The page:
What would the oceans be without coral reefs? Understanding them is the first step to their conservation.
Coral reefs worldwide are being disturbed and destroyed at a rate potentially faster than we have time to understand them. Octocorals (aka soft corals) make up an important part of coral reefs by providing habitat, food sources, and a variety of other ecological functions for numerous marine organisms. My research contributes to an inventory and analysis of the resources within coral reefs by uncovering the elemental composition of the internal central axis of a group of octocorals.
I collect this quantitative data by extracting, embedding, and polishing cross sections of octocoral axes found within the California Academy of Sciences’ collections. I then use energy dispersive spectrometry (EDS) to obtain elemental composition weight percent values to compare organisms on the species, family, and order level.
So little is currently know about octocoral community structure and distribution patterns. If this research is not conducted now we may lose the opportunity to ever understand the richness of these communities before they are completely depleted. Studying octocorals more closely will lead to understanding their role in benthic ecosystems, which is necessary to advise international conservation strategies for these significant habitat-forming organisms and their associated communities.
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ABOUT THE SCIENTIST
Hello friends! My name is Alexis Weinnig and I am a marine scientist with a passion for the health of our oceans and their inhabitants. I was captivated by the magnificence of marine life from an early age, and upon high school graduation, decided to pursue an undergraduate degree in Biological Oceanography at Florida Institute of Technology. It was there that I had my first taste for research and since then my interest has grown immensely.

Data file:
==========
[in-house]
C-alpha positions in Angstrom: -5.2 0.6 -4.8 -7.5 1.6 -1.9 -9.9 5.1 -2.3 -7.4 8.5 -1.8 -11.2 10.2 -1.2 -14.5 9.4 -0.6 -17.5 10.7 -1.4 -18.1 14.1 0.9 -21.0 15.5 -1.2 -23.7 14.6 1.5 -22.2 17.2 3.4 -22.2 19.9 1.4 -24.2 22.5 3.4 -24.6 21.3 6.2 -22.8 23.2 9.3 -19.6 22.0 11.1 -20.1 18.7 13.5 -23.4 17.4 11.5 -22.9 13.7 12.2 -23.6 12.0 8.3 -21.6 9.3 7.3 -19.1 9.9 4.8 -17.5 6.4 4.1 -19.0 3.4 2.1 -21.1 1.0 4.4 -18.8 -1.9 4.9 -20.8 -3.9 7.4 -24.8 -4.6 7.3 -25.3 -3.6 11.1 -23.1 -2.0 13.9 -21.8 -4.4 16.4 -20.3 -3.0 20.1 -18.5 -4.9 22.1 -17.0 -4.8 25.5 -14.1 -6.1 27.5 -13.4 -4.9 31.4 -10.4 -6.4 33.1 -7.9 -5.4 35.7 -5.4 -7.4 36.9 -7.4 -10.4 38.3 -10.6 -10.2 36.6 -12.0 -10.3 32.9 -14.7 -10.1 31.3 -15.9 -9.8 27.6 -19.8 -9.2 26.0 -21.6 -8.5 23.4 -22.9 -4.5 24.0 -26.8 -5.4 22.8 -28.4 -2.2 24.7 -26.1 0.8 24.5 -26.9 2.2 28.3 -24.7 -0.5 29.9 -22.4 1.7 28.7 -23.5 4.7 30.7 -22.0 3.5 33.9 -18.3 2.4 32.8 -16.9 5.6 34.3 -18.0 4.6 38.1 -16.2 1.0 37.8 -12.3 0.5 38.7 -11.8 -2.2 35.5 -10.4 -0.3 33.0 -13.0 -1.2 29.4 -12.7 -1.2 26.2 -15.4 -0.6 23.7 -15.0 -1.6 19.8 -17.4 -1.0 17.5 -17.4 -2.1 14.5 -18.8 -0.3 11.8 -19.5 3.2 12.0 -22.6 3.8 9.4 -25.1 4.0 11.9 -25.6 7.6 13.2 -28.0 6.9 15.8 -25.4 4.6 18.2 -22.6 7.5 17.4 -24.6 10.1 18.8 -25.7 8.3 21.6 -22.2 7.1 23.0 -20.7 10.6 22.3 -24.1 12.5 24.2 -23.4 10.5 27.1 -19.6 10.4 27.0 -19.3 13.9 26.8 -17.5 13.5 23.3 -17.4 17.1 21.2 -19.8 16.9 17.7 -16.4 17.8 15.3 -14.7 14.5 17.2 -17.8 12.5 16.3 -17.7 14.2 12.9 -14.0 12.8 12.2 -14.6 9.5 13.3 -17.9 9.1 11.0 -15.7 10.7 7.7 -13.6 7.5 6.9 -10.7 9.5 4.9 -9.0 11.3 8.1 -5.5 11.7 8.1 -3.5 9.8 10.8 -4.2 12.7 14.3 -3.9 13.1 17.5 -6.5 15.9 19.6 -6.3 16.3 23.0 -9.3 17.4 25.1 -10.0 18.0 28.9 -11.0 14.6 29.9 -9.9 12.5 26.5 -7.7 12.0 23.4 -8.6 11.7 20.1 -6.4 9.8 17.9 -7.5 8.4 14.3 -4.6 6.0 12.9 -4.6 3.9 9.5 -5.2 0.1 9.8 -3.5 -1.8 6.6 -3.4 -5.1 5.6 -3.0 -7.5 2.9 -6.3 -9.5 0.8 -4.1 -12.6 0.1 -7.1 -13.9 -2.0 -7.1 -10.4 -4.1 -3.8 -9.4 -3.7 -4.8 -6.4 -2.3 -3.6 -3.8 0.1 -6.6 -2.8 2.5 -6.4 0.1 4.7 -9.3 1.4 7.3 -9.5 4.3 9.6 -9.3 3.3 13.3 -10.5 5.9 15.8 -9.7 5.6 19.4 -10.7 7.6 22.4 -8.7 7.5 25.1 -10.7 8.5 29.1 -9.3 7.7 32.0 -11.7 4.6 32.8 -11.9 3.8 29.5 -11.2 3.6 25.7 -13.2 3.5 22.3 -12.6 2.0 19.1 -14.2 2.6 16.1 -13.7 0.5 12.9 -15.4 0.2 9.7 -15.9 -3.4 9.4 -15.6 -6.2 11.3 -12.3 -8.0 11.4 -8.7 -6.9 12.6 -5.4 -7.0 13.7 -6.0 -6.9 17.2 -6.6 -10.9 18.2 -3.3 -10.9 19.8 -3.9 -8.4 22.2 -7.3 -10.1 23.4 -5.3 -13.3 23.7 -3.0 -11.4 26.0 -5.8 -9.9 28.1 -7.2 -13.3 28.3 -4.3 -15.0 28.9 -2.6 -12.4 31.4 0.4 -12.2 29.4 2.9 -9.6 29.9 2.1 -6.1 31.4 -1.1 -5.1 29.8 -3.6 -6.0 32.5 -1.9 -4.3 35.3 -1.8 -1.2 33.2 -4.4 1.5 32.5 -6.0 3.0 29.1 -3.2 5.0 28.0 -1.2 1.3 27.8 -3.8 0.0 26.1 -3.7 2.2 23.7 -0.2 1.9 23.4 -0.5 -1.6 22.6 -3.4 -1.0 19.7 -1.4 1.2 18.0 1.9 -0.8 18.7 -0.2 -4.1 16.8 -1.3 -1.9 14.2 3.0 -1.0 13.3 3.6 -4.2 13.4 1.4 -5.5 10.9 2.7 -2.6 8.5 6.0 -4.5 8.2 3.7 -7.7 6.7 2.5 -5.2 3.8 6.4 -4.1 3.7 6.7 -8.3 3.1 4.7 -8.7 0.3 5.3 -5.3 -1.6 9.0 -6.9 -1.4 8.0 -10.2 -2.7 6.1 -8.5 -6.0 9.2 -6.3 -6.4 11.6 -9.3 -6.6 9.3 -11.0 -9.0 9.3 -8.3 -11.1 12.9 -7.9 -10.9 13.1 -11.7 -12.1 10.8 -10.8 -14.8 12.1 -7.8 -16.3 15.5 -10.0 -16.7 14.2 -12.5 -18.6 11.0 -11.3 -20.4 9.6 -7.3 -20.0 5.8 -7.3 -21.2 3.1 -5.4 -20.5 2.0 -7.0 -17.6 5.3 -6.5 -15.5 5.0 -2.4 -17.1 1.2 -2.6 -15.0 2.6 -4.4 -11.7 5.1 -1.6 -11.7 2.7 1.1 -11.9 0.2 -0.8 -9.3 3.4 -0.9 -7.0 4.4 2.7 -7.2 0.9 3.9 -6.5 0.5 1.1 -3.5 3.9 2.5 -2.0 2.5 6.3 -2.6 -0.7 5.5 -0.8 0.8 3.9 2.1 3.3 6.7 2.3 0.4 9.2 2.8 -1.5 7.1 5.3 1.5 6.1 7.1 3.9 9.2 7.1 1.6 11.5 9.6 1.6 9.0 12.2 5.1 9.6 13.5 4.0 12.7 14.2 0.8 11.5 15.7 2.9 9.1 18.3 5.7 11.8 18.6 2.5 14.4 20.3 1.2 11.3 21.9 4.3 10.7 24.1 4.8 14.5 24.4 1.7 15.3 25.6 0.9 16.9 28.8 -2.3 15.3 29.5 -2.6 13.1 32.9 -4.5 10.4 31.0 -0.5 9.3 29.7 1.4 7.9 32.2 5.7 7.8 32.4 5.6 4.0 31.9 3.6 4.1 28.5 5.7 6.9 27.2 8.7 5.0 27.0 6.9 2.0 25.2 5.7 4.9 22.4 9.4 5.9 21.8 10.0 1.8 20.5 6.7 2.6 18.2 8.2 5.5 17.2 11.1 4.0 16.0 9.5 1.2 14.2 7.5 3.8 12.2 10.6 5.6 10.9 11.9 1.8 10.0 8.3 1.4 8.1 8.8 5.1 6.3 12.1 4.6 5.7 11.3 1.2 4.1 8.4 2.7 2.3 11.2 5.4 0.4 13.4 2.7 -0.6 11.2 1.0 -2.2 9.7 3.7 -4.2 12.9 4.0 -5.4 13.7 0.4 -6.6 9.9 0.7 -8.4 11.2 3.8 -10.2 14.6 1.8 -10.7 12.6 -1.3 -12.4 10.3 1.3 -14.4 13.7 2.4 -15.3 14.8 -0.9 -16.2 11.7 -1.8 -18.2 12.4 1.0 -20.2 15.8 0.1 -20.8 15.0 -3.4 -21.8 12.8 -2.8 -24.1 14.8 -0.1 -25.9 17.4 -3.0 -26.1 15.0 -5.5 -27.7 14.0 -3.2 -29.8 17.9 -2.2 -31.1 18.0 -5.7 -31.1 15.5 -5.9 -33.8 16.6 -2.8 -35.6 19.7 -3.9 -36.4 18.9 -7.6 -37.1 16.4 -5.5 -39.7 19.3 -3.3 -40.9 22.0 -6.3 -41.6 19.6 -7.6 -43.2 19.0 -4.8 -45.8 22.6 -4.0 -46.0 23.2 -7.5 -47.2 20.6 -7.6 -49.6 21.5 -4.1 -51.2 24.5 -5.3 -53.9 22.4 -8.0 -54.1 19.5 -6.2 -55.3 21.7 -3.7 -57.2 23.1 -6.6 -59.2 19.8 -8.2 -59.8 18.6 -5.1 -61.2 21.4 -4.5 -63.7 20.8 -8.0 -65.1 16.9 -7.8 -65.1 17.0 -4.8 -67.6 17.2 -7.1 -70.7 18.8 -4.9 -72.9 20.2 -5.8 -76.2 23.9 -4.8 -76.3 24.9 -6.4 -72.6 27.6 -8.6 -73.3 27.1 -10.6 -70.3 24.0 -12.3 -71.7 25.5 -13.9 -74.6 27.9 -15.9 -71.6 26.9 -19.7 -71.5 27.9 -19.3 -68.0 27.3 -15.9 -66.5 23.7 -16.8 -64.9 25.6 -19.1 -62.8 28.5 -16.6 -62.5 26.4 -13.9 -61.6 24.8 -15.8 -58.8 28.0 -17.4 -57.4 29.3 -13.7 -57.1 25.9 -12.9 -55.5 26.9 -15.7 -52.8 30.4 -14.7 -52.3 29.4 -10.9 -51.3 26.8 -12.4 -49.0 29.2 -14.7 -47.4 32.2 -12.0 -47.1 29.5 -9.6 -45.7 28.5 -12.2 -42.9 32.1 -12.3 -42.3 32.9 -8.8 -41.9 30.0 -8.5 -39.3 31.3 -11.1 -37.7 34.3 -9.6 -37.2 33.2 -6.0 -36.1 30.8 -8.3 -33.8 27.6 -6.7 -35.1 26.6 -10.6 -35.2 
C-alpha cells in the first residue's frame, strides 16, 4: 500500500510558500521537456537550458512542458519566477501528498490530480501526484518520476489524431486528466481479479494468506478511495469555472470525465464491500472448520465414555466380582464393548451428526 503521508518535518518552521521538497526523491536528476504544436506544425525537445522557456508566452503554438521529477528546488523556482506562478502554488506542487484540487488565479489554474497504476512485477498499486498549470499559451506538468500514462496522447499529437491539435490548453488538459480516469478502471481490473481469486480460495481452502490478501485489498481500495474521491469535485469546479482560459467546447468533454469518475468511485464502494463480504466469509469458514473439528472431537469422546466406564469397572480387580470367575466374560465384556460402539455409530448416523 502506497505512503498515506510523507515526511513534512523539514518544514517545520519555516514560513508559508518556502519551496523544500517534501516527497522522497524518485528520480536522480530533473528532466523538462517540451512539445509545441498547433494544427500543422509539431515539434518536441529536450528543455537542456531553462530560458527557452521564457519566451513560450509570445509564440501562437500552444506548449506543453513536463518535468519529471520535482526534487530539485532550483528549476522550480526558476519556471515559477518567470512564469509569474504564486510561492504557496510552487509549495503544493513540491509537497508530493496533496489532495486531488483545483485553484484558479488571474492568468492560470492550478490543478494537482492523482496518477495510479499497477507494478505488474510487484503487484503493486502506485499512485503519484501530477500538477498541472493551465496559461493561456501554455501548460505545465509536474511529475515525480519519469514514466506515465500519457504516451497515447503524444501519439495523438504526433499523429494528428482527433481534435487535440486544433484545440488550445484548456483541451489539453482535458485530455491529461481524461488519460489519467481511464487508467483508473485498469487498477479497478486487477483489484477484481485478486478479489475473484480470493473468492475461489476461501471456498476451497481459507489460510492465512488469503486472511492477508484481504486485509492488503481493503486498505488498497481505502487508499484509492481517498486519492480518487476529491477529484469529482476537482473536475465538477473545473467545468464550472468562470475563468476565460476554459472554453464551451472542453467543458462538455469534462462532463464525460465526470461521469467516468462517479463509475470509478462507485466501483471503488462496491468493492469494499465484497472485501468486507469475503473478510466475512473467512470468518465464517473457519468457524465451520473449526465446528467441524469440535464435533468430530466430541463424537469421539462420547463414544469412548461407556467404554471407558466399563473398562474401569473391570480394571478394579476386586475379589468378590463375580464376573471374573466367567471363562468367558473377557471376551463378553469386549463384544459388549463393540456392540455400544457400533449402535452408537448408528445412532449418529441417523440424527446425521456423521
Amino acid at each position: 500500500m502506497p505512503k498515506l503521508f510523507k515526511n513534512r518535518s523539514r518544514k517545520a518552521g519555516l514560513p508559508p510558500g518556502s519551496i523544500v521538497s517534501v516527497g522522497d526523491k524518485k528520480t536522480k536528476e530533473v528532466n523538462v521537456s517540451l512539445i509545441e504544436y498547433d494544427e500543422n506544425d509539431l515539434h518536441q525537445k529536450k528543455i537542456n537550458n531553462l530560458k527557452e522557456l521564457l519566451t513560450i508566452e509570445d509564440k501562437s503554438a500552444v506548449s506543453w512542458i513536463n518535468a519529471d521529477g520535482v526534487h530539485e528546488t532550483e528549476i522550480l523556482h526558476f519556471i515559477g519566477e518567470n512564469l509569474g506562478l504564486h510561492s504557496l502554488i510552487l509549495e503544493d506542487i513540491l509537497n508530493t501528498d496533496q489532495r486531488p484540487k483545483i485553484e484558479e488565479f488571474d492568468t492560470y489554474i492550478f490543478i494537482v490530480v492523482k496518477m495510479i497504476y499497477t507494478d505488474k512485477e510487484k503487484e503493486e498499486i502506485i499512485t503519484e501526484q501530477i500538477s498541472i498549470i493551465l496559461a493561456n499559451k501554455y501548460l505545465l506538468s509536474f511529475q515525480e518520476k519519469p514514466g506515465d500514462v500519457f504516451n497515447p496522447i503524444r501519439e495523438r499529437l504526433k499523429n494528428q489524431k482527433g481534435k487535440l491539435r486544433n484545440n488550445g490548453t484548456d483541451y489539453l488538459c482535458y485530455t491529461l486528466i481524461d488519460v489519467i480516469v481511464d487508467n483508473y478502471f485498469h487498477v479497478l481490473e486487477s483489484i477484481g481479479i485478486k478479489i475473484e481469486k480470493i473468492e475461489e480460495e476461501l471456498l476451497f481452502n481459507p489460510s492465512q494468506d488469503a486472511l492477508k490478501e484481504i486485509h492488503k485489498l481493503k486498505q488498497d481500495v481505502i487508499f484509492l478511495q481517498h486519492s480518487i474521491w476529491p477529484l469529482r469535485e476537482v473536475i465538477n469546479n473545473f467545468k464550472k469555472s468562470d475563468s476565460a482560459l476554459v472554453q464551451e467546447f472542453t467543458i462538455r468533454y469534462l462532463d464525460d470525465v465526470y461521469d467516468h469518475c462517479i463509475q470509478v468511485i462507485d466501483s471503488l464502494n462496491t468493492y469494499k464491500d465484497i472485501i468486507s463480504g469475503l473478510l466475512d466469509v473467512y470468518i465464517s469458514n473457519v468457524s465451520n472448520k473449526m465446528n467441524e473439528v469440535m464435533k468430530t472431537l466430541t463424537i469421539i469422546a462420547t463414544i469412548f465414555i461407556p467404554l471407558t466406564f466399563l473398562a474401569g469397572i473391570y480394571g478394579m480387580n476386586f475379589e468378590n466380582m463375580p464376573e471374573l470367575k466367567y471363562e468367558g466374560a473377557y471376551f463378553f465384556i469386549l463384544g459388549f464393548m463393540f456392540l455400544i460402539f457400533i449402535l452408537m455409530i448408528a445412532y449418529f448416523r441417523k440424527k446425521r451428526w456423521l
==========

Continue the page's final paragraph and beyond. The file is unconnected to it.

From time on the research vessel, to hours of microscope work counting plankton samples, to presenting my findings at a symposium, I have never felt more at home. Through my studies I became increasingly interested in organisms that have diverse distributions, especially when they are able to live in both shallow regions and areas of great depth. Octocorals possess these qualities and have become the center of my passion.
Currently, I am pursuing my master’s degree in Ecology, Evolution, and Conservation Biology at San Francisco State University. Through this program I am partnered with Dr. Gary Williams, a curator of Invertebrate Zoology and an octocoral specialist, at the California Academy of Sciences. After completion of my master’s degree I plan to pursue doctoral work in deep sea coral reef exploration, diversity, and conservation.
In addition to research, I am very enthusiastic about public outreach. I am currently a Graduate Assistant for Teacher and Youth Education at the California Academy of Sciences and I truly believe there is no better way to save our blue planet than by instilling a sense of awe and responsibility in our youngest citizens.
Visit the website of Sean Edgerton to learn more about his scientific illustrations!